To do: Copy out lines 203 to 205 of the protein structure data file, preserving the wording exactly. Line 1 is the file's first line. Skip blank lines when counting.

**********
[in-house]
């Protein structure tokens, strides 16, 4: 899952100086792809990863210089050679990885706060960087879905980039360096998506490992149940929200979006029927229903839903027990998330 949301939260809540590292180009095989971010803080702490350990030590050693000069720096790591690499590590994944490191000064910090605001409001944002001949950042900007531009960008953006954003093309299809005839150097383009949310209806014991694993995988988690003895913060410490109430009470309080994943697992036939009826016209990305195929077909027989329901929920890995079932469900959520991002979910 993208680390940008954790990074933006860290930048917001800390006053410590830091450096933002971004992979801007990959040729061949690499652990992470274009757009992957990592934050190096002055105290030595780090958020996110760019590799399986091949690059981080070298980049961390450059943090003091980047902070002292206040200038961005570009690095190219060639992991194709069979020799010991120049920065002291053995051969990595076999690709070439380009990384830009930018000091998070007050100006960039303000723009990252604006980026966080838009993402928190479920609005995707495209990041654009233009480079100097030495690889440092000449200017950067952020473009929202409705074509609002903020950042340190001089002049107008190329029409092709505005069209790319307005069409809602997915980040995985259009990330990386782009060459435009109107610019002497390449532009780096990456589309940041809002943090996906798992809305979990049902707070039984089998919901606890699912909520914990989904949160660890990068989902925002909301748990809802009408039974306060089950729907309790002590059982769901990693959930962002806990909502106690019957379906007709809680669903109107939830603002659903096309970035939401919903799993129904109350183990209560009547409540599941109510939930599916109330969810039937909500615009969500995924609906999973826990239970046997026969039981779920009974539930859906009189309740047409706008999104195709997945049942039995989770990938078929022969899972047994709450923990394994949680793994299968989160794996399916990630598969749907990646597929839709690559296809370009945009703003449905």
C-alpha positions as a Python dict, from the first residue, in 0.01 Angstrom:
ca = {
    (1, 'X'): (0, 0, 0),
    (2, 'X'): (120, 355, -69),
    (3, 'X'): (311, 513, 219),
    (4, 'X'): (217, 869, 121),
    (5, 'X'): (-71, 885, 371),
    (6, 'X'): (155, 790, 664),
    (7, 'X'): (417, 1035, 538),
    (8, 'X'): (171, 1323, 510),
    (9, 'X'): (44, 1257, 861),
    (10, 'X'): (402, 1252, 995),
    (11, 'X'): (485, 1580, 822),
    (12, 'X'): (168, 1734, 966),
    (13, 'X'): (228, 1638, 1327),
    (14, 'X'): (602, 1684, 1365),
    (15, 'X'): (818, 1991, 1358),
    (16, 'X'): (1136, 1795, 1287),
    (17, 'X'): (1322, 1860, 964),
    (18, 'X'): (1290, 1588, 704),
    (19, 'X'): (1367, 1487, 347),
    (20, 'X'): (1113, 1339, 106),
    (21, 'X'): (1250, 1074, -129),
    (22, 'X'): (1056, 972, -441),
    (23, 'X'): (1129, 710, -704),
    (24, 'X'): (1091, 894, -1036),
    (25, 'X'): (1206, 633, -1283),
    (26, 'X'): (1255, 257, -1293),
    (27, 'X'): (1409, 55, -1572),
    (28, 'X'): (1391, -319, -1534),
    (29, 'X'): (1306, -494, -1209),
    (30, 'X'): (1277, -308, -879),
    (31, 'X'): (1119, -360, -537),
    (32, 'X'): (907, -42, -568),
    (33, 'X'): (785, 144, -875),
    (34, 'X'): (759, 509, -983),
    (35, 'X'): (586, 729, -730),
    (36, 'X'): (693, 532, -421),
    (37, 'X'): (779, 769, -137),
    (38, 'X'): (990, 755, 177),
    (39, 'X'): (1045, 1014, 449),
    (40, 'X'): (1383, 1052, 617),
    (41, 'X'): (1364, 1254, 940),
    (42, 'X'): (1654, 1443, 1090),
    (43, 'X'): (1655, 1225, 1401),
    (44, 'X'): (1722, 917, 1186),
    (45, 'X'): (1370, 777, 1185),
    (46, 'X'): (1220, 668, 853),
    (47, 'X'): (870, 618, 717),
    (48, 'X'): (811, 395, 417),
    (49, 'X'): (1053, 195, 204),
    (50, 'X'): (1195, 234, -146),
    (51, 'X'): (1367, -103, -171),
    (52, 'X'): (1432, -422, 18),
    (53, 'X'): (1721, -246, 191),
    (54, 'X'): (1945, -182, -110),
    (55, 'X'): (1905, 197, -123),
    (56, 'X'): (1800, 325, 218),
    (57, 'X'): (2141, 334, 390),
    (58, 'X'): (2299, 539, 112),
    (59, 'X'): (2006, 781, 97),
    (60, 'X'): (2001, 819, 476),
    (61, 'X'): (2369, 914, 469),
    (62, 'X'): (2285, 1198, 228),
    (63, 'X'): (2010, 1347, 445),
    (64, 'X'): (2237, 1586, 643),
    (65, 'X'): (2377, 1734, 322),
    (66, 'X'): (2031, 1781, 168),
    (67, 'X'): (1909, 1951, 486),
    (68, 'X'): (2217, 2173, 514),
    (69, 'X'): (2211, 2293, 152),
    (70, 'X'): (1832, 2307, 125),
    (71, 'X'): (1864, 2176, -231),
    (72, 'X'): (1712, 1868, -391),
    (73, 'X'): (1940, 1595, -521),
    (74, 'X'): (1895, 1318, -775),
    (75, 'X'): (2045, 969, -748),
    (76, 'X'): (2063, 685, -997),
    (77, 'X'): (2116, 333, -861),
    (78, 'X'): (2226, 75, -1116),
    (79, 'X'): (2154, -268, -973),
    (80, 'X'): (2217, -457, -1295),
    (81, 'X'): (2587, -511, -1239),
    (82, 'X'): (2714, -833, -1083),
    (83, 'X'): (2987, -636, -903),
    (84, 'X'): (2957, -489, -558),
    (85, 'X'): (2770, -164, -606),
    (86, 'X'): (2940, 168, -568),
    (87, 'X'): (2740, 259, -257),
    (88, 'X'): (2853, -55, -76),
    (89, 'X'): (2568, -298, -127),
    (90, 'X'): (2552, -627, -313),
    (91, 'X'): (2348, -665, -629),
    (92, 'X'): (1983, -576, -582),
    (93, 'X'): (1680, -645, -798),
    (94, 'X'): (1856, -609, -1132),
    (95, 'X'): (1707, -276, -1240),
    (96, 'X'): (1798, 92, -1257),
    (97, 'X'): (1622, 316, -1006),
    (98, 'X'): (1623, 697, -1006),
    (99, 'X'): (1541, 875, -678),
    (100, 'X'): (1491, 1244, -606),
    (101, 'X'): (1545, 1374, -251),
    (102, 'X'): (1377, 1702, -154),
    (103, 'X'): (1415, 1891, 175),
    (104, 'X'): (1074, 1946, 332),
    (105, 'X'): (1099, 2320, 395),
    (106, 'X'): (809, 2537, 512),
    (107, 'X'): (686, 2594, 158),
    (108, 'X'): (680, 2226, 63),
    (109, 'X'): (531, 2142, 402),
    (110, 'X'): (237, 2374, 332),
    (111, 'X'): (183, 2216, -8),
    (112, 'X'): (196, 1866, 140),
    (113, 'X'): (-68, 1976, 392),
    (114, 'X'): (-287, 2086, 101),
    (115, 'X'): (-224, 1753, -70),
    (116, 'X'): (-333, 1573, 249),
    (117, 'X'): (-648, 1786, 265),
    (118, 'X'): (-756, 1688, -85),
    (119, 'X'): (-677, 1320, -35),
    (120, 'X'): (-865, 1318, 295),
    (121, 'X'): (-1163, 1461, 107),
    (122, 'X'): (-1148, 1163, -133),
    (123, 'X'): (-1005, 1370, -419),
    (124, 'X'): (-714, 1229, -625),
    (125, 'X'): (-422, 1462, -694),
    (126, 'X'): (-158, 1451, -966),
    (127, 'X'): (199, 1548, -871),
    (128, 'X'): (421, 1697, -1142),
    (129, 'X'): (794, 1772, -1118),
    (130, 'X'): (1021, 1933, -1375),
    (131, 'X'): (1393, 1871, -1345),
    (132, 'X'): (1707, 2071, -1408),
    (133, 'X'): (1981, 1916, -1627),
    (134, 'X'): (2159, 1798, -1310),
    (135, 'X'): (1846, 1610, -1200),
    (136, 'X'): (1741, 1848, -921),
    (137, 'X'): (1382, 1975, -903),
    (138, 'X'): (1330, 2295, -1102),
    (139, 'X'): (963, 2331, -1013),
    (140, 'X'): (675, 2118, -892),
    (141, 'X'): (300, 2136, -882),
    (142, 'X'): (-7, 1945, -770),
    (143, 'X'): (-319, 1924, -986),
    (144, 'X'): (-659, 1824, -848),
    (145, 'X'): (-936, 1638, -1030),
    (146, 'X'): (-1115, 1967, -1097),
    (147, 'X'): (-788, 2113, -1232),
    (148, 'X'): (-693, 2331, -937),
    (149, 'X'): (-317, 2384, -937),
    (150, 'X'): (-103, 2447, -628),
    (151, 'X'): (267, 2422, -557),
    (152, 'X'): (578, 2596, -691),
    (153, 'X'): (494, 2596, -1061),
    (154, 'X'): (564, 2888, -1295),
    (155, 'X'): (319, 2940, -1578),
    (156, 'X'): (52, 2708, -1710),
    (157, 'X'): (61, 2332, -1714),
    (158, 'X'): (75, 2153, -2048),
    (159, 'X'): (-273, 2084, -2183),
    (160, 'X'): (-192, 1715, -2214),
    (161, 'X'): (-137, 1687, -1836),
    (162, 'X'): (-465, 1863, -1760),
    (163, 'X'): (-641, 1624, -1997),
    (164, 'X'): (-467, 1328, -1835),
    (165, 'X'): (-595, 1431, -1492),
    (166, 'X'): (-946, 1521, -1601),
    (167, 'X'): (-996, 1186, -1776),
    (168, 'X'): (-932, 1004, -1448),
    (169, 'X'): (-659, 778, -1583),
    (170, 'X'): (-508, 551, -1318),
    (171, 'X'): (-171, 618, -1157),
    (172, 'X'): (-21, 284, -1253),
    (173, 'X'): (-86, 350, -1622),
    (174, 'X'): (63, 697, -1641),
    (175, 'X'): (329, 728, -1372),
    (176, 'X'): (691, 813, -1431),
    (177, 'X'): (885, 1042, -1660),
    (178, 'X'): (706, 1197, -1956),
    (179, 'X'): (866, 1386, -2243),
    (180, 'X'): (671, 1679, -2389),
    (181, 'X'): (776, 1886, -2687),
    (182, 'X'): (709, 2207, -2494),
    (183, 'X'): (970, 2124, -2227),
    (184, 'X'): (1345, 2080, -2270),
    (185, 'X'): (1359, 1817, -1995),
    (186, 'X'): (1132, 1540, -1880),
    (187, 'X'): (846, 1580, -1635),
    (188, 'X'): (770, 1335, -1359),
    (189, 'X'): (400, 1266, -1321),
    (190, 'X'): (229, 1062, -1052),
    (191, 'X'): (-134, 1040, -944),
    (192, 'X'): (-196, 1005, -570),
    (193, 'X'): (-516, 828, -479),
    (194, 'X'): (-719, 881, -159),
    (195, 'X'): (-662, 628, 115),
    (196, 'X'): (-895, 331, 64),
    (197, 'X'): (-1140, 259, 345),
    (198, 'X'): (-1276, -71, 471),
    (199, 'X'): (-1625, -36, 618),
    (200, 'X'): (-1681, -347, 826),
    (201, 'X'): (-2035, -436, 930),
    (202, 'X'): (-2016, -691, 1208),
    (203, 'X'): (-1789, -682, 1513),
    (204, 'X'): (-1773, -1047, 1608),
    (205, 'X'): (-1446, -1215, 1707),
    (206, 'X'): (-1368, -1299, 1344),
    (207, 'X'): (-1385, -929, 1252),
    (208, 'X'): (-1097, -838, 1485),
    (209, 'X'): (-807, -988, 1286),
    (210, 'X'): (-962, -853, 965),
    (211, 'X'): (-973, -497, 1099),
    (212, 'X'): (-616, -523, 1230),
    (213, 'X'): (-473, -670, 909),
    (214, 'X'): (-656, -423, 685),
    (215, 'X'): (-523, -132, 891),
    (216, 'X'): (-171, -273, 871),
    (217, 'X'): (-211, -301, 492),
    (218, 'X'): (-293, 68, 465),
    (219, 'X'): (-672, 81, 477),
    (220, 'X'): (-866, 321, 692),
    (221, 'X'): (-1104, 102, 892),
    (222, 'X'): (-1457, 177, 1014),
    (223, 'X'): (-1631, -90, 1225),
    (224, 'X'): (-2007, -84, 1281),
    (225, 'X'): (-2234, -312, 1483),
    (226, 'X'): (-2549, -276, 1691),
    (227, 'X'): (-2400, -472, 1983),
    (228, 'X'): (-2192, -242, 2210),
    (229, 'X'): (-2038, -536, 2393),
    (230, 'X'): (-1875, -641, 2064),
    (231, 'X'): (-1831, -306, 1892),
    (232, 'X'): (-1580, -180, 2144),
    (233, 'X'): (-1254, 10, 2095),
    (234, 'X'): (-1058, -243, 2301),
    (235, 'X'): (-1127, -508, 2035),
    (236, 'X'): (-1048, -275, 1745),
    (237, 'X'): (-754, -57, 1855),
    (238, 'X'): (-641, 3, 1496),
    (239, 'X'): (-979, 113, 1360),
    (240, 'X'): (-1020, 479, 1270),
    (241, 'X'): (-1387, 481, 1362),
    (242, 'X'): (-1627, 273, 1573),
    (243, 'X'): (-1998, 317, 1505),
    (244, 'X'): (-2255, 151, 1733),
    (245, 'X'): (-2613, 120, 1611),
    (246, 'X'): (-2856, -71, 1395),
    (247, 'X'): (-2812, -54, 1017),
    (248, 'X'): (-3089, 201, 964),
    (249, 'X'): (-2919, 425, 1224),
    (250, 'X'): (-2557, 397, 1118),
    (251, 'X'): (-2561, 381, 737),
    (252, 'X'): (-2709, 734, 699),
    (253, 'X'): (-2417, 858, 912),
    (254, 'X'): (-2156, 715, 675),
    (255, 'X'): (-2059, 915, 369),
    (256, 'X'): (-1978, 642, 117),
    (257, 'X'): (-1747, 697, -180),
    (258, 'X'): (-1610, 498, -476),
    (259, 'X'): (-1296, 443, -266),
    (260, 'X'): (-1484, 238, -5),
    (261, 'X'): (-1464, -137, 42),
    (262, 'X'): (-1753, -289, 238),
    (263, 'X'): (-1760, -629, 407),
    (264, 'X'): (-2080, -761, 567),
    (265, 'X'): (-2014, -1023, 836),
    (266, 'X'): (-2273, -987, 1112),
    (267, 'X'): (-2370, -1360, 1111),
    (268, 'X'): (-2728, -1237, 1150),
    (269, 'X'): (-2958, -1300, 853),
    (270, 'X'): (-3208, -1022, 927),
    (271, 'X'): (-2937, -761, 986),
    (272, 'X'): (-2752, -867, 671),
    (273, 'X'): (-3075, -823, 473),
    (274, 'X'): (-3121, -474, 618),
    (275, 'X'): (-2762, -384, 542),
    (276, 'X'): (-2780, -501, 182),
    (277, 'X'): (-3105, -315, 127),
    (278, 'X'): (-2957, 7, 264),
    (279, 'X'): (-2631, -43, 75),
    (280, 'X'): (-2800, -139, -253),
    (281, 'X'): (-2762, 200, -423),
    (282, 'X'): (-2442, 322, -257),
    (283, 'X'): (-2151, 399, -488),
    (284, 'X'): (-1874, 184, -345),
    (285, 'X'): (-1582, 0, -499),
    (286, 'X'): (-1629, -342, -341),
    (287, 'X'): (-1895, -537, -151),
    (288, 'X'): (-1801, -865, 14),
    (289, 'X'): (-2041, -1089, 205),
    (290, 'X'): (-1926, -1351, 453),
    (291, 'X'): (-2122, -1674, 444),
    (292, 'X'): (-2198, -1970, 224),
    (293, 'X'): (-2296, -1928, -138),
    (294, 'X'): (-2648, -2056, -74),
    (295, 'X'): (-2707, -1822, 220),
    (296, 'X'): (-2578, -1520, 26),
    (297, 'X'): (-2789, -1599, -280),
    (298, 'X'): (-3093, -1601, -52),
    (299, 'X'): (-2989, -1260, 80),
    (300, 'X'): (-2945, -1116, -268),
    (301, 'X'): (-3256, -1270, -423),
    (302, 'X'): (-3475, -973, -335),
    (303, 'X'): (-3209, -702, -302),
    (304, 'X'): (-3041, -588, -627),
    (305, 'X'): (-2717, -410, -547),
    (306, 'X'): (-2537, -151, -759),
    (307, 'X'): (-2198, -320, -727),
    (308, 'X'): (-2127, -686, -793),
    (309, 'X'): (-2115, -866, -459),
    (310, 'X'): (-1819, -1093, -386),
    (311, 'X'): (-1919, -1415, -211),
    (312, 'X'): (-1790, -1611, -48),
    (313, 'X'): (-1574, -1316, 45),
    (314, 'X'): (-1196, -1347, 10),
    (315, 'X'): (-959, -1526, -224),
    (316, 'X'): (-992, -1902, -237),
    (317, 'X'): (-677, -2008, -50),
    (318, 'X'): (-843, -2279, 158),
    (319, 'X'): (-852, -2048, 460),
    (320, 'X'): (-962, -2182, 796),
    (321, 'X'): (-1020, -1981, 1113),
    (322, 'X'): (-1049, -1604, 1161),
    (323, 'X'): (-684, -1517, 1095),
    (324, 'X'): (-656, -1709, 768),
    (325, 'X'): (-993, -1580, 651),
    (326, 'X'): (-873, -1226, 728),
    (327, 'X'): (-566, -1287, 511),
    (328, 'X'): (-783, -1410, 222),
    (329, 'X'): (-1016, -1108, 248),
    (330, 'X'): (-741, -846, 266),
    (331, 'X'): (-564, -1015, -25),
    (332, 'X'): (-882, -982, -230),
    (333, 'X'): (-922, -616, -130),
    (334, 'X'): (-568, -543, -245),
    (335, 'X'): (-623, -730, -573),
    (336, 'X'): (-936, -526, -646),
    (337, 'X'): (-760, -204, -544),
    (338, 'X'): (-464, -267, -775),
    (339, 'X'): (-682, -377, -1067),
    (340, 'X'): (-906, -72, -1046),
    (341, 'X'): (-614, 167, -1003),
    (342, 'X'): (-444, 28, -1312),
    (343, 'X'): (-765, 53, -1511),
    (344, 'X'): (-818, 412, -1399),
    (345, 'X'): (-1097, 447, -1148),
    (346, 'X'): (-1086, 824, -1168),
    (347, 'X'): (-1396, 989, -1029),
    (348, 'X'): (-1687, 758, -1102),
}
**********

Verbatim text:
    (199, 'X'): (-1625, -36, 618),
    (200, 'X'): (-1681, -347, 826),
    (201, 'X'): (-2035, -436, 930),